Impact Insights: 4G Capital in Nairobi marketplace

Impact Insights: 4G Capital in Nairobi marketplace

As part of African Business Magazine’s In Focus webpage, we take a look at how our chosen businesses are creating impact on the ground, by going and speaking to their customers. For this edition of Impact Insights we take a walk around Wangige market on the outskirts of Nairobi where 4G Capital, a micro-credit fintech providing unsecured loans, first tested their unique model in 2013.

Stepping out of 4G Capital’s main Wangige office – nestled at the back of a busy arcade boasting a butcher, hairdresser and a restaurant – it’s abundantly clear that the surrounding market is full of life. Local matatu buses scream past the busy streets as everything from sweet potatoes to shoes to Chinese telephones are sold in and around the impressive central marketplace, resembling something of an old train station. What’s of real interest, however, is that the market is also full of capital.

Mercy Njue, the former branch manager, explains how 4G Capital’s personal approach to their customers, combined with business training and an innovative tech-interface, has allowed unsecured capital to galvanize the Wangige marketplace. “4G Capital really takes pride in seeing that a particular customer is making more sales and expanding their business,” she beams. “We help them keep track of their expenses so they can repay their loans on time; and then access larger loans to buy more stock.” Following Njue’s lead in guiding us around the kaleidoscope of kiosks, the amount of friendly interactions and warm smiles she receives makes it hard to believe Njue used to be a loans collection officer. Some, she jokes, still owe her money.

Of those who we spoke to, commercial growth and expansion was the order of the day. Some even envisage a loan-enabled move to inner-city Nairobi where a second outlet would guarantee profiting from the urban bustle. “I want to invest so I can open another branch in town,” plans Patrick Ngore, owner of a local pharmacy. “You can make a lot of business there.” This entrepreneurial optimism has largely been driven by increased profits, he says, after signing up to 4G Capital around one year ago. “Before 4G, I used to make sales of between 2000 and 3000 Kenyan shillings per day ($20-30) but now with the loan I am able to purchase more stock and my sales have improved to almost 5000 shillings ($50) and above. If they give me a bigger loan I will go and open another branch because I know I will have customers.”  

Just around the corner from Ngore one of the local market women, or mama mbogas as they are known in Swahili, tells a similar story. Josephine Wambui Kariuki stands proudly over her tomato stall and recounts with great enthusiasm her commercial journey so far; moving from a 5000 shilling loan ($50) to 25,000 shillings ($250) every month. “Five years ago my business was slow but after I started coming to take some money, it is now up,” she exclaims. In fact, Kariuki has increased her sales by a factor of four – transitioning from selling just five crates of tomatoes per month to now selling around twenty. After the extra money has mostly been reinvested in the business, Kariuki tells me she is able to pay for her son’s education with the little left over.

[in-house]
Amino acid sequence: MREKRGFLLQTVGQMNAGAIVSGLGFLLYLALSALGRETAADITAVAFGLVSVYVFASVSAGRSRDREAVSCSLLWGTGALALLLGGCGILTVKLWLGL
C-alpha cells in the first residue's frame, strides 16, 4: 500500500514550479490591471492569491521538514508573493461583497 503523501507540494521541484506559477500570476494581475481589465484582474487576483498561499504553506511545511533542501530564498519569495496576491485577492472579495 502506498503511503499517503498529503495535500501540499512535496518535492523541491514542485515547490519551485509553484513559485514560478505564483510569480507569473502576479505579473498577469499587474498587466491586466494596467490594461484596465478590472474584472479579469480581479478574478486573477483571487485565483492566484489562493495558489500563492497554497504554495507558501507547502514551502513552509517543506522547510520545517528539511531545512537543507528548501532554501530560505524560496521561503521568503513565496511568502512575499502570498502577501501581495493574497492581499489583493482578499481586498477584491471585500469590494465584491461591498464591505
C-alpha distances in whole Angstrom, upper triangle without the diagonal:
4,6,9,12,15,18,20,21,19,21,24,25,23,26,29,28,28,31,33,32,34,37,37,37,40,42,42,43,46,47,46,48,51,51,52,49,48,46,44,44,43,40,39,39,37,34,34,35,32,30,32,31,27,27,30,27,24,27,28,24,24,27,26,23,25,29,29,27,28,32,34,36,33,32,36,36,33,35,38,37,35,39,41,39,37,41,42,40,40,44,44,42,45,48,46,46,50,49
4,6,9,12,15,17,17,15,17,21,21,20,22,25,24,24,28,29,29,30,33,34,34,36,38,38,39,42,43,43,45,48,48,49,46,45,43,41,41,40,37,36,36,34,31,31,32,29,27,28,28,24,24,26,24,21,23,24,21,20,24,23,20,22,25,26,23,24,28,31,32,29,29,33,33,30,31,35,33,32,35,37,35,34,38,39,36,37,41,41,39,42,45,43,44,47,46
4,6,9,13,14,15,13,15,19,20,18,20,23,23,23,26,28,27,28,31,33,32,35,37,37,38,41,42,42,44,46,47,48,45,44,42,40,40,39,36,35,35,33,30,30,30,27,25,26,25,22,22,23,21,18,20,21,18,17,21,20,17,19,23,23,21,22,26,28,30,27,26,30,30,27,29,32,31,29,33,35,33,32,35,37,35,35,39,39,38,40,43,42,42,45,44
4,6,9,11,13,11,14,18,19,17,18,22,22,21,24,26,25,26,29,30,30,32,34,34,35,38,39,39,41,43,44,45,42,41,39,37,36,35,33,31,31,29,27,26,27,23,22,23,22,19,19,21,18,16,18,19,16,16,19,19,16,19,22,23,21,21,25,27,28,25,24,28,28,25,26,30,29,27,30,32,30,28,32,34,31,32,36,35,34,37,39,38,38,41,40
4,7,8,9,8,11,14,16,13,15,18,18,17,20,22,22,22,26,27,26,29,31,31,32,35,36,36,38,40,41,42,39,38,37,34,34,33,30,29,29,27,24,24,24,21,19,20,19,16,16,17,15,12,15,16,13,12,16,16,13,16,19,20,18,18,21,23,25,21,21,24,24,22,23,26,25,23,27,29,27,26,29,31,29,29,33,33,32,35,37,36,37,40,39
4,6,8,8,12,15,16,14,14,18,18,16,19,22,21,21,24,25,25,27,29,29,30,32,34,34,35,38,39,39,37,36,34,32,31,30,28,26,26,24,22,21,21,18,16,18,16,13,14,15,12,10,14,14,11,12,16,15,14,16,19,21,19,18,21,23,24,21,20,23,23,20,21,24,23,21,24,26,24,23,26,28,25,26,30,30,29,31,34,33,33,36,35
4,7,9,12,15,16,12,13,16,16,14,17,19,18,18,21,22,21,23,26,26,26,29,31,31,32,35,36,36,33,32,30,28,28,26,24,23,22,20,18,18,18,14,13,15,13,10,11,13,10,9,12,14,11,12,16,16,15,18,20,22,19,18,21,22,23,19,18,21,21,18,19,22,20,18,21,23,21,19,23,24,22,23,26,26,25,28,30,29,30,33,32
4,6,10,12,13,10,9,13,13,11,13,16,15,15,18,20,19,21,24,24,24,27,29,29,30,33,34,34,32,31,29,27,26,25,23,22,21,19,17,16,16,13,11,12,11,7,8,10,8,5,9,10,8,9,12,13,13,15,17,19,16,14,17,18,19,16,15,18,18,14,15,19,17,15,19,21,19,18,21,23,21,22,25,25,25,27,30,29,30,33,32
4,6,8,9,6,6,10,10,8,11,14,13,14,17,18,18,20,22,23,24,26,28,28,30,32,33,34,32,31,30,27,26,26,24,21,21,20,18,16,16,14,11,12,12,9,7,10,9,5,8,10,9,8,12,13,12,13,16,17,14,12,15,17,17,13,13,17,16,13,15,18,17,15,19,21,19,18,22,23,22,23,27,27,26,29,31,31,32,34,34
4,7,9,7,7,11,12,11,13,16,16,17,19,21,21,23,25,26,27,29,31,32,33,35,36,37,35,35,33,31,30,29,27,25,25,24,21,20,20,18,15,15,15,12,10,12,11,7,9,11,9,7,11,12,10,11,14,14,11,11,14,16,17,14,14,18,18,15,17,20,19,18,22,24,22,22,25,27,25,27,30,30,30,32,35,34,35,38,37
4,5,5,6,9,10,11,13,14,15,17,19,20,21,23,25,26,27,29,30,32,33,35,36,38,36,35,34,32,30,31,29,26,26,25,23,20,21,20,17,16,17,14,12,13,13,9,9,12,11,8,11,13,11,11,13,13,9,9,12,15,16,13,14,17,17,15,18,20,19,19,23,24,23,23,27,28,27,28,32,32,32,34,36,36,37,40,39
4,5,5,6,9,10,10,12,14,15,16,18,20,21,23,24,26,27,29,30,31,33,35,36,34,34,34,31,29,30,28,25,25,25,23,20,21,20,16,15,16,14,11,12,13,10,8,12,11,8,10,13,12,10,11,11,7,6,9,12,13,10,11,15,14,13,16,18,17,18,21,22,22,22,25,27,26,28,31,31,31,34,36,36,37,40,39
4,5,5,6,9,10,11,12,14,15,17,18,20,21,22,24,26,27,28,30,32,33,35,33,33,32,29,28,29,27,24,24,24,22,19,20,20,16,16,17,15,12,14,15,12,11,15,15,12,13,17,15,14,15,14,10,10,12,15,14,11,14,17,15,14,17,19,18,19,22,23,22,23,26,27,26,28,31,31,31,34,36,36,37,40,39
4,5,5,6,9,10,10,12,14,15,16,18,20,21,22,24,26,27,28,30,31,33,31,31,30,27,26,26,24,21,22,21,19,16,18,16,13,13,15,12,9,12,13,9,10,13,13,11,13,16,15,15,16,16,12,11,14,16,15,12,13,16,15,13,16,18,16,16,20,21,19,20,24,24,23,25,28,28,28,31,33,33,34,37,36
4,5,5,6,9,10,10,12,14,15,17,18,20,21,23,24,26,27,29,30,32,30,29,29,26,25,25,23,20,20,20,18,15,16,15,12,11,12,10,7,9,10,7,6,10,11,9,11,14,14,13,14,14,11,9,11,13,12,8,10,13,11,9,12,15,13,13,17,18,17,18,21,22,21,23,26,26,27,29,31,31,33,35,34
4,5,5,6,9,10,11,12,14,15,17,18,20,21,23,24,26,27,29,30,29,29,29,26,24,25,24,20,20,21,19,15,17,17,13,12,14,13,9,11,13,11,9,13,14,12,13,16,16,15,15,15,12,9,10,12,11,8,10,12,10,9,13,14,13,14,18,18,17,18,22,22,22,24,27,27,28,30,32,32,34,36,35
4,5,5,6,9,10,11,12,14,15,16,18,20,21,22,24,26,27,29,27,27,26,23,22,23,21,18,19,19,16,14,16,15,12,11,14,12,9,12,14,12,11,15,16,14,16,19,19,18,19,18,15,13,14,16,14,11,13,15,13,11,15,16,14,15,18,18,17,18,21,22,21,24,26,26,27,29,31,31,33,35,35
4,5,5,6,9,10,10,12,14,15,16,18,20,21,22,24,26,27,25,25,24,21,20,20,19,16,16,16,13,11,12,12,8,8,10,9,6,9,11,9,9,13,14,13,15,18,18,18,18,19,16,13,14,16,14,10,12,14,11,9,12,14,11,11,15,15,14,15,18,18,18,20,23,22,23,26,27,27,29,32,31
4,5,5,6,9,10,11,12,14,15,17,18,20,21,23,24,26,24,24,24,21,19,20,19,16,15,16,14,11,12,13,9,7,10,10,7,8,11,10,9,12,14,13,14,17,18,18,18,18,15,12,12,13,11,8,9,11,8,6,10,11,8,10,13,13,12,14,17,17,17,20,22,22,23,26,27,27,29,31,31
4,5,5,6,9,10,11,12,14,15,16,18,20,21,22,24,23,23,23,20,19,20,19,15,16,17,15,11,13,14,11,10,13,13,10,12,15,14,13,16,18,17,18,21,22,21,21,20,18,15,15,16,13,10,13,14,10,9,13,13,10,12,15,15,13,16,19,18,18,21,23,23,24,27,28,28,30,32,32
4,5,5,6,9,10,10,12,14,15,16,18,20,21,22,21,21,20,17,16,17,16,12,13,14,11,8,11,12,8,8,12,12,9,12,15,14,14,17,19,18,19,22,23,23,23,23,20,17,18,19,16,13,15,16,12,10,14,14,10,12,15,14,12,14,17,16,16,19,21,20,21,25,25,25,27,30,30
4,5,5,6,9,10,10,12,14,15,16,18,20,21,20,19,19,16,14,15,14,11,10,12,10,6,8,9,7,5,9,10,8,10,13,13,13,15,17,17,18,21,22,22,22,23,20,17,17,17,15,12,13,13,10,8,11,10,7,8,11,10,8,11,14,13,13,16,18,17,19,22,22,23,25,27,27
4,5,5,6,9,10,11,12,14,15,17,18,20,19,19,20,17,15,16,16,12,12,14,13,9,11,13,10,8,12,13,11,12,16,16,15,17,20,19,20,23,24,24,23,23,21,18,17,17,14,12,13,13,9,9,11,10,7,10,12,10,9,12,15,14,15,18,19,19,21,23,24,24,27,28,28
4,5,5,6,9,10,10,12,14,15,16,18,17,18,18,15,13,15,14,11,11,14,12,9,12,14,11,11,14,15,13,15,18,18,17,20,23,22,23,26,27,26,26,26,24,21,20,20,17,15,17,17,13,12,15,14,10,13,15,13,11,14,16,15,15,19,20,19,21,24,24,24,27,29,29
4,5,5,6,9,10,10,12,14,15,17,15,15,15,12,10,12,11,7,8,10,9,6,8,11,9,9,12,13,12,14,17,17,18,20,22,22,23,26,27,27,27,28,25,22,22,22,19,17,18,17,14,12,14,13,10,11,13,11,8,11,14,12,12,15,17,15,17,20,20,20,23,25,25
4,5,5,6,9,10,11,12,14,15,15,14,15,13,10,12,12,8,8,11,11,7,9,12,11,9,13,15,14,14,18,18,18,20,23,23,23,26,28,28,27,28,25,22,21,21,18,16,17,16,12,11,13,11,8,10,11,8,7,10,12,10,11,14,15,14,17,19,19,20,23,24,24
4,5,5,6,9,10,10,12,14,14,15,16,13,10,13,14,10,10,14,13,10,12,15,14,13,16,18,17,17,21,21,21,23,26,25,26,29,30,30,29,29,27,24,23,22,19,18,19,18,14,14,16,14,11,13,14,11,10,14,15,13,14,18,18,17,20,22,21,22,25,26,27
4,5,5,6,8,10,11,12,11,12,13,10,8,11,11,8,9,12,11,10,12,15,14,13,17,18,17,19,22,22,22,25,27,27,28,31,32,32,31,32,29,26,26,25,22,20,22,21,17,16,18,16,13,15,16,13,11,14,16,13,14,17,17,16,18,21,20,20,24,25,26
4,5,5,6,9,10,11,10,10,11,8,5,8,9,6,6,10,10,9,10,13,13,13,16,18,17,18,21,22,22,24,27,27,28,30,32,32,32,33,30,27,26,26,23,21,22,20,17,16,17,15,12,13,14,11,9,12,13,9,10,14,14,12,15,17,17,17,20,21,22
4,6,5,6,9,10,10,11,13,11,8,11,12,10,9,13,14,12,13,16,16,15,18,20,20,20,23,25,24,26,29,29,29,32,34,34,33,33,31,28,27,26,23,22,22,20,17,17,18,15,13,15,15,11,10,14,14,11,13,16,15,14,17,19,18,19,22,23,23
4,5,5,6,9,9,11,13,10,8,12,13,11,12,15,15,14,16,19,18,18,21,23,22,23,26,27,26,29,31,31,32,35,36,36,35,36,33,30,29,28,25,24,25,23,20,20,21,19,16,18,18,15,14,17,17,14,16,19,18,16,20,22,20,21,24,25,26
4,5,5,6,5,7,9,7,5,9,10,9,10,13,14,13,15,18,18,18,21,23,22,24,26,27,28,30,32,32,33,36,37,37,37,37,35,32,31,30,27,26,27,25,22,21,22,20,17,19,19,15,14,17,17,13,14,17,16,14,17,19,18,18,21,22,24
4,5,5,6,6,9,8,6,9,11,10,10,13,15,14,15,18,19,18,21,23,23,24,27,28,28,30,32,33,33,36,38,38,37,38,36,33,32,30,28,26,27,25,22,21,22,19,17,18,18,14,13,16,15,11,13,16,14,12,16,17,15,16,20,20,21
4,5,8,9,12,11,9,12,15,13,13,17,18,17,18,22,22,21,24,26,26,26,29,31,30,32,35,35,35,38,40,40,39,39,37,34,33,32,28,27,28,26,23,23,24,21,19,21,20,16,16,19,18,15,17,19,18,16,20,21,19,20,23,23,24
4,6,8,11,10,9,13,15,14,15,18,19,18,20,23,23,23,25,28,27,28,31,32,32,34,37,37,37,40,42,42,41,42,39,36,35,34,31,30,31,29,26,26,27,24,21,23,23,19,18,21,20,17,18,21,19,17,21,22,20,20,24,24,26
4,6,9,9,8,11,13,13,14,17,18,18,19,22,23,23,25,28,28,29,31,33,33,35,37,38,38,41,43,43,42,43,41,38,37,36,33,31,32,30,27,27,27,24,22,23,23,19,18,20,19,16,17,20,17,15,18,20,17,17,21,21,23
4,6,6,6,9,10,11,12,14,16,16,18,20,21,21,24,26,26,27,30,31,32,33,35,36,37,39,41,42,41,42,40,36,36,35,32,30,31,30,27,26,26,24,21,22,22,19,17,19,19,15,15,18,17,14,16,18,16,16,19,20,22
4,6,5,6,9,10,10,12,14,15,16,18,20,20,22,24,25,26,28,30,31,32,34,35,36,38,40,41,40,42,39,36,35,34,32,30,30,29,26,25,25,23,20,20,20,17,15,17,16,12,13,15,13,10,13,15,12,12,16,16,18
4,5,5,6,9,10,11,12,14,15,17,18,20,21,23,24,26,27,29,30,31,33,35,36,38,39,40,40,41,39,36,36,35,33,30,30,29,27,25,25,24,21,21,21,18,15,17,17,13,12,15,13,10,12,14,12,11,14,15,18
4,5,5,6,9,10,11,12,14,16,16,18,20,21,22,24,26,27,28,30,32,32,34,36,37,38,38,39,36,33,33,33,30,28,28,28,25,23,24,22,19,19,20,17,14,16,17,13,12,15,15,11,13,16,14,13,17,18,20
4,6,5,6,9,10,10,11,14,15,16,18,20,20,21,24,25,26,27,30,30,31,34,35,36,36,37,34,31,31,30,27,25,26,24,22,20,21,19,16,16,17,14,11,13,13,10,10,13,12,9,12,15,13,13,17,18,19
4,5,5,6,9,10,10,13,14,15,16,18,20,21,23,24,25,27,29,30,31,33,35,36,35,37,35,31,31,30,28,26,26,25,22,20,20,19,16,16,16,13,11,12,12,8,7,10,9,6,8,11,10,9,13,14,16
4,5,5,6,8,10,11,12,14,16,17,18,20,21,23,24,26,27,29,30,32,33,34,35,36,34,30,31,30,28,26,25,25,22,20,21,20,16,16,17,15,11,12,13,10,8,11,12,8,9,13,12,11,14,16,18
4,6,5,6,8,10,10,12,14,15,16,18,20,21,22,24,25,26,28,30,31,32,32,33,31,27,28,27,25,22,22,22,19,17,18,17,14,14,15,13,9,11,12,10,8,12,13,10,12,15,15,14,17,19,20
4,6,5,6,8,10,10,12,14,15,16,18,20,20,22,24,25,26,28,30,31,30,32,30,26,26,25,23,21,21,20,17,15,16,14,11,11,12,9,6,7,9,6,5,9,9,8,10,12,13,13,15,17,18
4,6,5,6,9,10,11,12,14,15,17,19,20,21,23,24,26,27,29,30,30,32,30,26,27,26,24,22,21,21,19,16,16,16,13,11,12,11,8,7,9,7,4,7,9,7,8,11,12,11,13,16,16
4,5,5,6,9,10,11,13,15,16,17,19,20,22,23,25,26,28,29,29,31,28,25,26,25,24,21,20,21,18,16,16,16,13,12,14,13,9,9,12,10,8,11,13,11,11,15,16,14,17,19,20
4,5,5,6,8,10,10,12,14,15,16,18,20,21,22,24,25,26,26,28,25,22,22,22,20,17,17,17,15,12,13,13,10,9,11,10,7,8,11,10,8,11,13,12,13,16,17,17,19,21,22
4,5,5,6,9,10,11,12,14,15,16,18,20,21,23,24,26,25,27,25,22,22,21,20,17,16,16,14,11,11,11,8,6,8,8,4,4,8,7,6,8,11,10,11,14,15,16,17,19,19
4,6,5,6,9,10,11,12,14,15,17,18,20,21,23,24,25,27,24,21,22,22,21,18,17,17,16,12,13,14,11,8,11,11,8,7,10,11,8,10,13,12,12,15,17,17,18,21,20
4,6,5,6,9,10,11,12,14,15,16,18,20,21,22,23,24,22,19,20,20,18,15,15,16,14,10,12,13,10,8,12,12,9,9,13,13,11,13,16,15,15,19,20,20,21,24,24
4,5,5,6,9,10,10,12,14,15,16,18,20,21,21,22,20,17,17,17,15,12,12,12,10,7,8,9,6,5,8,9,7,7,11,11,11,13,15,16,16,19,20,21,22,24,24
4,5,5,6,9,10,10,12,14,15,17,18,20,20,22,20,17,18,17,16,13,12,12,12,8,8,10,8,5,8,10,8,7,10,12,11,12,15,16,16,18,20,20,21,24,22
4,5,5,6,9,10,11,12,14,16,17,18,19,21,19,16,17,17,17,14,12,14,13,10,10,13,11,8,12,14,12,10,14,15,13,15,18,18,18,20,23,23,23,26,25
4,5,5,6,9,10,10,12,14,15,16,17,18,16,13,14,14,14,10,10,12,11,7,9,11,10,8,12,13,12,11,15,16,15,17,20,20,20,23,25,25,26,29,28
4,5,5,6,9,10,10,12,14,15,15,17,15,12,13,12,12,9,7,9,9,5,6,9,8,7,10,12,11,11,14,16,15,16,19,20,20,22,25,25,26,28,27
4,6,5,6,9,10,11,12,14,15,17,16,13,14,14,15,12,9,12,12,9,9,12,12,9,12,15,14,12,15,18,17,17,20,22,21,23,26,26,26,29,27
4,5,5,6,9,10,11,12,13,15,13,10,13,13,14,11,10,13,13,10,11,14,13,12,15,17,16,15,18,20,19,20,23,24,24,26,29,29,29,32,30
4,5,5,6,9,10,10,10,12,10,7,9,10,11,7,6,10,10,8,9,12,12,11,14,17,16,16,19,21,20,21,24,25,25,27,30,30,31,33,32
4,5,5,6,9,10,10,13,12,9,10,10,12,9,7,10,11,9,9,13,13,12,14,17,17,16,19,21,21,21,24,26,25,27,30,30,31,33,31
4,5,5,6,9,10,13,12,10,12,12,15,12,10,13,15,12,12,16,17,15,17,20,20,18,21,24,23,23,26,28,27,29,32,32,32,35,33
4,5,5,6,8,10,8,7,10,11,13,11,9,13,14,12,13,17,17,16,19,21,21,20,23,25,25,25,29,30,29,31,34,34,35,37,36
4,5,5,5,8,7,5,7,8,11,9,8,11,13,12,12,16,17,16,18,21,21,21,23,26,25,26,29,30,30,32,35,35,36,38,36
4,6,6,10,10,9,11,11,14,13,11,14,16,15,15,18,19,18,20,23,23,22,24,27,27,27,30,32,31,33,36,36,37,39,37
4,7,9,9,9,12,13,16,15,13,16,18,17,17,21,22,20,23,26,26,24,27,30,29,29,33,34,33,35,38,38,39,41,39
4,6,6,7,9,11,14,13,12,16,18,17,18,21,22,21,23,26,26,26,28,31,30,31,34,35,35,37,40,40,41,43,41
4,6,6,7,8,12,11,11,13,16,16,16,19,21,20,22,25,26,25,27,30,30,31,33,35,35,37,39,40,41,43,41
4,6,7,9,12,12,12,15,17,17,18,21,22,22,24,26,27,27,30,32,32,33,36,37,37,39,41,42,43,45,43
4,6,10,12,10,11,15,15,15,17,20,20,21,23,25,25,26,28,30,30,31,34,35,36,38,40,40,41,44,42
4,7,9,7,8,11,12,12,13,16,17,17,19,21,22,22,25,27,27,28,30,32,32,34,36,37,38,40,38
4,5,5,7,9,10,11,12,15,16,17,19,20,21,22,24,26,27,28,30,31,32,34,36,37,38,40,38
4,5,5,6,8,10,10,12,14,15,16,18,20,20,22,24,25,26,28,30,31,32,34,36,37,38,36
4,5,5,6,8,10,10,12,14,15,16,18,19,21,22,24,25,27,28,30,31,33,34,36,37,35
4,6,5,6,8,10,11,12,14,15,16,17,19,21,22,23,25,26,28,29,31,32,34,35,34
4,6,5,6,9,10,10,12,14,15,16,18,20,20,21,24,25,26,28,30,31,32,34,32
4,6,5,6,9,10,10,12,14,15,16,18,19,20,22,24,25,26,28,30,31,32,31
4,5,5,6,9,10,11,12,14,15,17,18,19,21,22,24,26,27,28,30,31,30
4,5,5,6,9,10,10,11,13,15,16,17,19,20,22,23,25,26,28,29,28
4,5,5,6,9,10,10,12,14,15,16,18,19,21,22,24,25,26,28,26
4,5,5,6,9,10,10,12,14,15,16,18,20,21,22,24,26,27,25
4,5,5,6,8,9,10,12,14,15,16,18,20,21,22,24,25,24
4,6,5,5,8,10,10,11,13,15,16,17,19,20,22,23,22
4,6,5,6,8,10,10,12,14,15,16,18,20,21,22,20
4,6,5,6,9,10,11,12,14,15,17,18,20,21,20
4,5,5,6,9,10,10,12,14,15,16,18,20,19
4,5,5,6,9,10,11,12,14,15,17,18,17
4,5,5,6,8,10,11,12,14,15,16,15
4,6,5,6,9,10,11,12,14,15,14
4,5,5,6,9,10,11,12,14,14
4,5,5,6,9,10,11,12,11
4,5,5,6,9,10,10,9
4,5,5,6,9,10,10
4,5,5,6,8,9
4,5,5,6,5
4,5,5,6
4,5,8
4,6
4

Outside the grand fruit and vegetable marketplace, we cut through the throng and head down a small track leading to a residential area. On the side of the dusty path we are introduced to Ibrahim Gichuhi Ndirangu, an entrepreneurial trader who has managed to turn an old water tank into a permanent pop-up kiosk. “I used 4G Capital to build this,” he asserts. “I used to rent somewhere else, but then I bought a piece of land from the council and converted this water tank for a total cost of 22,000 shillings ($220).” The slightly odd-looking tank is stocked with fast moving consumer goods like rice, flour, oil and sweets and Ndirangu explains how it has helped him earn more money. “Before I was making around 7,000 shillings ($700) a month but now I make well over 15,000 ($1500).” Plastered on the side of the tank is piece of paper advertising his wife’s babysitting business, but Ndirangu tells me he will soon bring his wife to manage the shop while he sets up another tank closer to the marketplace.

Stories like these seem to ricochet around the vibrant Wangige market place. As the African Business team prepare to head back into Nairobi, we are only left pondering the scale of 4G Capital’s impact considering they are now in 70 markets like Wangige throughout Kenya.  


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Written by Tom Collins

Tom Collins is a seasoned East Africa analyst reporting from Nairobi on everything from banking and finance right through to regional politics and trade. Stay up to date on regional developments by following @thomashcollins1

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